Expansion, Contraction, and Failing Faster

In Homer VS the Sea-Thing our up-and-coming minotaur wins his first match of the tournament. Maybe Homer will fight the dwarven champion to keep dwarfs bound to the treaty that limits bloodshed to table-war.

This chapter used to be 9,000 words long, and now it’s half that. Taking the effort to cut it in half hopefully improved the clarity and pacing. I can’t speak for every writer, but I’m sure we’ve all had the experience of having a High-School professor setting a page-limit (“between five and six pages” or something like that), and having trouble condensing all our ideas into so much text. I would argue this issue is fundamental to writing and, in general, creativity itself.

At UC Santa Barbara, I was a mathematician in the College of Creative Studies. I took the College’s first actual class on creativity where we learned how the creative process often follows a pattern of expansion and contraction. In the first phase of solving a problem, we connect disparate ideas to produce a variety of solutions. In the second phase, we examine those solutions and choose the best to consider further. We repeat until satisfied, alternating periods of generative spit-balling and selective reconsideration.

You can’t shoot down a bad idea unless you have the idea first. You can’t delete text until you have text to delete. First write it down, then get it right. It’s a lot easier to say “this scene didn’t turn out like I wanted” than “how should this scene go.” Fail faster.

For example, I’d like to recall the process of writing and rewriting this chapter.

First I expanded: I wrote 206 pages about a minotaur who plays war games. I never knew what would happen next in the plot, but I hit a nice rhythm and let plot points surprise me.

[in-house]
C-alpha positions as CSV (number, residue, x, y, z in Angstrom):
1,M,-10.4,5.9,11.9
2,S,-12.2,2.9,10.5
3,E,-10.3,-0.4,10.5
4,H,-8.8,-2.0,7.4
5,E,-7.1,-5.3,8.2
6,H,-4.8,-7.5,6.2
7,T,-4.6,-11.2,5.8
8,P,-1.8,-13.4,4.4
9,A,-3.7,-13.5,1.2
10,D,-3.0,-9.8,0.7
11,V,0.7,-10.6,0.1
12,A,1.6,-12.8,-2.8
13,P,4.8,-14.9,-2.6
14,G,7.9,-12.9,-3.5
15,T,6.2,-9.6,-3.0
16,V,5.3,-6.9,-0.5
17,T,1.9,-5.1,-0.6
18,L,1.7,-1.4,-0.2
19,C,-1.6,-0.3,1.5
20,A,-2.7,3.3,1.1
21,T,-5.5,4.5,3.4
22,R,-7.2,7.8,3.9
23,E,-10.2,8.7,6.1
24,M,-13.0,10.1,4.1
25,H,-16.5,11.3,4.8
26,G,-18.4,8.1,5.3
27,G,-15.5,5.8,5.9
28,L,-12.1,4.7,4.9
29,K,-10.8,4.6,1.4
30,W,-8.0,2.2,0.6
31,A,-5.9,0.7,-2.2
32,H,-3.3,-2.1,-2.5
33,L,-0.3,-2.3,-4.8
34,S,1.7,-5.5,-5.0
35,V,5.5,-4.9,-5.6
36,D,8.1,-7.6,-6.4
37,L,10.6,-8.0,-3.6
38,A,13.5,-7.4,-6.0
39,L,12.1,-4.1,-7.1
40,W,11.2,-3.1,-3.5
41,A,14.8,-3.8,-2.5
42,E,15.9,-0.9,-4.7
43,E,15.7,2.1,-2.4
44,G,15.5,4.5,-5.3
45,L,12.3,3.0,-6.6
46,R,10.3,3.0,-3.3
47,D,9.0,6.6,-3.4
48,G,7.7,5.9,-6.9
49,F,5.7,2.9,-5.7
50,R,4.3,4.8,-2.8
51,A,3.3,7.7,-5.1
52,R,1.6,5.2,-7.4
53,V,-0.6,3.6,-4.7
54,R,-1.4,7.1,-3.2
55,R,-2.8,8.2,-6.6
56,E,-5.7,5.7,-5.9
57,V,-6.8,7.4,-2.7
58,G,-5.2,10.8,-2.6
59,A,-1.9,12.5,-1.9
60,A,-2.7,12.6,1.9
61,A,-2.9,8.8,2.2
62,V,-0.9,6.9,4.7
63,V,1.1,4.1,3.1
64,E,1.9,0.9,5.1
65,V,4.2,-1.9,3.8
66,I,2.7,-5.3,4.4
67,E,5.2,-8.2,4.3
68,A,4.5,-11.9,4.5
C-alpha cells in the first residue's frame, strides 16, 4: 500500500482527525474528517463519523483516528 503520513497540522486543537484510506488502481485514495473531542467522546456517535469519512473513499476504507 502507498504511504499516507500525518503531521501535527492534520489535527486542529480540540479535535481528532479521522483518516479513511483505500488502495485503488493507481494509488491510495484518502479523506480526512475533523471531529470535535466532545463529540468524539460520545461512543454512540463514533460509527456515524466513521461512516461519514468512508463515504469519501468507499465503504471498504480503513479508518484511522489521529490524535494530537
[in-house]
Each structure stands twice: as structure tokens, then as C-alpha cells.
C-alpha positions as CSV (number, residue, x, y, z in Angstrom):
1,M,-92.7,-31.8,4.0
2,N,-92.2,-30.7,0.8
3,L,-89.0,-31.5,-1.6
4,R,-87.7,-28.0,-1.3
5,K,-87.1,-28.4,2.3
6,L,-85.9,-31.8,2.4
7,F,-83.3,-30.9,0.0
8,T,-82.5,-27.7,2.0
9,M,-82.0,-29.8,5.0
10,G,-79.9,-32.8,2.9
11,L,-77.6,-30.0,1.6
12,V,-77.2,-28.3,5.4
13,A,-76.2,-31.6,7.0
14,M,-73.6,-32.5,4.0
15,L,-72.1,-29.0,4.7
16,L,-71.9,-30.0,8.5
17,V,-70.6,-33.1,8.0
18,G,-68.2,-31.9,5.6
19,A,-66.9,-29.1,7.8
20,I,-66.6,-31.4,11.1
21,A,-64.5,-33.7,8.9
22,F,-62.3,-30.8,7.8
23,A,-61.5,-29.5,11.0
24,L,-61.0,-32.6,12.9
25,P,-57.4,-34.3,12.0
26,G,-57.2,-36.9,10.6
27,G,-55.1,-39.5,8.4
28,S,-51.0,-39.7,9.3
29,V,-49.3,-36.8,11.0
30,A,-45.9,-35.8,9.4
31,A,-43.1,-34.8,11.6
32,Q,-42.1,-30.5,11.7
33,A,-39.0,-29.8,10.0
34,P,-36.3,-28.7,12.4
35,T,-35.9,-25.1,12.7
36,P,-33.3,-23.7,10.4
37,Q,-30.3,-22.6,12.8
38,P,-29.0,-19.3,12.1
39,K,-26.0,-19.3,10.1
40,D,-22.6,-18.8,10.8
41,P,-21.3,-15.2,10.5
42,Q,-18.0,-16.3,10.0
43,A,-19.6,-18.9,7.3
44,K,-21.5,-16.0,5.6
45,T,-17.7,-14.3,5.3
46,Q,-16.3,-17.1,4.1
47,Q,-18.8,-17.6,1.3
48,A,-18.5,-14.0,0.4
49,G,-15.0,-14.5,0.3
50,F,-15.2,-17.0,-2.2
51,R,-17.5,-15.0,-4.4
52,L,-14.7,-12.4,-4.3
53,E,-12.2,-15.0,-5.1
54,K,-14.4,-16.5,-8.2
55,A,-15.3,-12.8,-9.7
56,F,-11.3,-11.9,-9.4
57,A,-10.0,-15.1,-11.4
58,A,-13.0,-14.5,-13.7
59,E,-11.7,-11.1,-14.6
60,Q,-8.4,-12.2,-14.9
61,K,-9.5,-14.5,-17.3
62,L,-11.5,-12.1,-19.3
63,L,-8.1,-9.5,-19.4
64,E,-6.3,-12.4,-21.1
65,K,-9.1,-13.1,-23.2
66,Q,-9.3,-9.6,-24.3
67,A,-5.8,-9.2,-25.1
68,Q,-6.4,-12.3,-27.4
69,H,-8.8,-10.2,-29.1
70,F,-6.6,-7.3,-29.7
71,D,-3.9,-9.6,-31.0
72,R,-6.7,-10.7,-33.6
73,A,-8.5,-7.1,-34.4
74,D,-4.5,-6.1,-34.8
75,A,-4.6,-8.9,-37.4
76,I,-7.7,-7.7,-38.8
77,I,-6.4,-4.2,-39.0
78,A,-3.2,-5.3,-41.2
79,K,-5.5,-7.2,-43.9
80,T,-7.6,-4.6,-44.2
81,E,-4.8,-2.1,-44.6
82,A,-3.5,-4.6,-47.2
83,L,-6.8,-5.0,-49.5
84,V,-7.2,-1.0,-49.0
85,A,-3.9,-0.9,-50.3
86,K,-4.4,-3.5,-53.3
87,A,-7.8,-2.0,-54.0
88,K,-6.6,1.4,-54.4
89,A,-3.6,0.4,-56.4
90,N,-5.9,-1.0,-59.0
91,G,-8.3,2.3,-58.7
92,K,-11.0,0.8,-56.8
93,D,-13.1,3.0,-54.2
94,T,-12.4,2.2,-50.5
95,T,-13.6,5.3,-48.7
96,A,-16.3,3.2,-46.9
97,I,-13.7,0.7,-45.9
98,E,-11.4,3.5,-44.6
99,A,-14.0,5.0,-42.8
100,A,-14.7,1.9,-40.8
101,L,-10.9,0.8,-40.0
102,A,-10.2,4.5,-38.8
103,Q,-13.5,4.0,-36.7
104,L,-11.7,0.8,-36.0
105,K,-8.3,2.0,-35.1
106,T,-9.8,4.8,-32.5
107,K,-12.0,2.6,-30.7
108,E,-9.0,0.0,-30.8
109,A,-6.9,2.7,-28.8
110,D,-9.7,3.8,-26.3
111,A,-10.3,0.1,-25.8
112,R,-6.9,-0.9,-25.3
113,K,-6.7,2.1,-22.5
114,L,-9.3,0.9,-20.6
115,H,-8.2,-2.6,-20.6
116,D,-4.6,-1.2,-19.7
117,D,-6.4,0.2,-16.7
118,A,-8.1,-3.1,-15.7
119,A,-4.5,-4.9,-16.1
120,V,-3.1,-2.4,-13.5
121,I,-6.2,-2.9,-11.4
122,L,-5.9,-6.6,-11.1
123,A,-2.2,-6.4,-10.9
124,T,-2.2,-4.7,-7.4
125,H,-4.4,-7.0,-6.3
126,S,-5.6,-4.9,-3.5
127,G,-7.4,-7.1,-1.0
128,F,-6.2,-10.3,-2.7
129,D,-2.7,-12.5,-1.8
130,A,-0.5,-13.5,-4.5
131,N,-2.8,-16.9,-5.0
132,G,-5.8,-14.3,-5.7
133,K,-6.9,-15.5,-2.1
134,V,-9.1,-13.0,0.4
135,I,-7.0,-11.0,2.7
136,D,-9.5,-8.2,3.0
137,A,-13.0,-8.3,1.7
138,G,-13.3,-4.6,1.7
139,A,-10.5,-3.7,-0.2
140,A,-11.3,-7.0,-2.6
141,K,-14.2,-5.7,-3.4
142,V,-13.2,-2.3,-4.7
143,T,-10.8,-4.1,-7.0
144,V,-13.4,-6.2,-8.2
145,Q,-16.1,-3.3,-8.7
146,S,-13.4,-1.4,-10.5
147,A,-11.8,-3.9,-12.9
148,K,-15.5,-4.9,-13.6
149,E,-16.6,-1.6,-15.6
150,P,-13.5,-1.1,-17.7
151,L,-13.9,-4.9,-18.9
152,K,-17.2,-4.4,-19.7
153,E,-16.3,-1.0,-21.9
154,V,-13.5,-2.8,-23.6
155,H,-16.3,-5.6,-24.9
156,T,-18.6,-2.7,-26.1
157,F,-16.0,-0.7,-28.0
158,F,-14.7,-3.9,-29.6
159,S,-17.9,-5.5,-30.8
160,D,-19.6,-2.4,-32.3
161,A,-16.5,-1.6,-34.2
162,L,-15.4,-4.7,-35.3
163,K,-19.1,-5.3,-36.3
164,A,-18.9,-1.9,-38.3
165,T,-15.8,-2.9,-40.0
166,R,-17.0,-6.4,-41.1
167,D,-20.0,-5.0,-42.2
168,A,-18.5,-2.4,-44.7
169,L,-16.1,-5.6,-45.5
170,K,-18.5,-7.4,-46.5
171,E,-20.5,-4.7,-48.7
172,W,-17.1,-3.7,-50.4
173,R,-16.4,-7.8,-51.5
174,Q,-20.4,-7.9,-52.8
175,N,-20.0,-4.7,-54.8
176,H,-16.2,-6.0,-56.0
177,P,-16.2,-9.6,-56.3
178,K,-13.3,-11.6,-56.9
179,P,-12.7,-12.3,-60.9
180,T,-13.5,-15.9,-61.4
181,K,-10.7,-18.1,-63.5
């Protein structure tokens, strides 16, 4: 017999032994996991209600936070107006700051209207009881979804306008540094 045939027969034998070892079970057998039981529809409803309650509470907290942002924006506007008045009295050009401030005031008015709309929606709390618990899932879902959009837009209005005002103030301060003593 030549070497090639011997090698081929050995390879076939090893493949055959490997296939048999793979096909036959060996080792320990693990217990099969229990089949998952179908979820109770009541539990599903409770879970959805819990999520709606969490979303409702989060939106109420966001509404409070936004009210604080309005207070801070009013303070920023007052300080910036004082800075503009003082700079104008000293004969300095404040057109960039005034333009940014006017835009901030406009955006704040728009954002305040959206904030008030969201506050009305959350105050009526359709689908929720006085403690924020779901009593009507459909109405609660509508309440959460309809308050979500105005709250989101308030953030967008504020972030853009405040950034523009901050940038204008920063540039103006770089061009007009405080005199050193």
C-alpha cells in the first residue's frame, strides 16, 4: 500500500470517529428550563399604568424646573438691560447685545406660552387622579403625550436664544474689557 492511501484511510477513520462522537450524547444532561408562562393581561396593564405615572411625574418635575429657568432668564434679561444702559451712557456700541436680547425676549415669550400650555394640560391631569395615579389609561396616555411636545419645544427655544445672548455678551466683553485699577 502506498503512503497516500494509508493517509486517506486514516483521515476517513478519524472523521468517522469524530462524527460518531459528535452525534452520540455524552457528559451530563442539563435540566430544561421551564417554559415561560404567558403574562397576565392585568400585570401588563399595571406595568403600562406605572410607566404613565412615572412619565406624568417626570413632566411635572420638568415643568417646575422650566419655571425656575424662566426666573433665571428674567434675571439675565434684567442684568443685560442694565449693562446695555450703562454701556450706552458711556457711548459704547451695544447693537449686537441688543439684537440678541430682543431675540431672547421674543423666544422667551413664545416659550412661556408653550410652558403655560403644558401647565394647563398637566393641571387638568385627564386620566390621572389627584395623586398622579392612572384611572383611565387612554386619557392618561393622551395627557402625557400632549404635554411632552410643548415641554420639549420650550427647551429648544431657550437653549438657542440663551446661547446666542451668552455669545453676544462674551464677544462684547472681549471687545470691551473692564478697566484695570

Then, in the process of rewriting, I arrived at this chapter. I copy-pasted 9000 words from the original file into a new file. I skimmed the chapter as it was, and, with the benefit of hindsight, it was easy to notice plot points which were never important to the story, or scenes which could be cut. The table-war between Homer and Ebi Anago was near-fatally convoluted (I didn’t know how I wanted Homer to win, so I included everything I could think of), and I surgically extracted hundreds of words to save it. In total I contracted the text by a third.

Then I expanded again. I knew eventually Centaurs would be important to the plot, so I added a scene where the gang passes through inspection entering the wild wastes.

Then I contracted again. I read the section more thoroughly and cut unneeded words and sentences. Sometimes I switched sentence order to ease the transitions from subject to subject.

This is really just a pretentious way of saying that when you edit text it can only get longer or shorter, but I still appreciate the notion of expansion and contraction. It’s a license to put words on the page even if they’re not perfect right away, knowing that you’ll circle back to beat them into shape later. It’s a license to cut anything with impunity, knowing if you’re overzealous you can fill in the gaps on the next reread.

Anyway, I hope your NaNoWriMo goes well, if you’re into that. Fail faster, fix it later!

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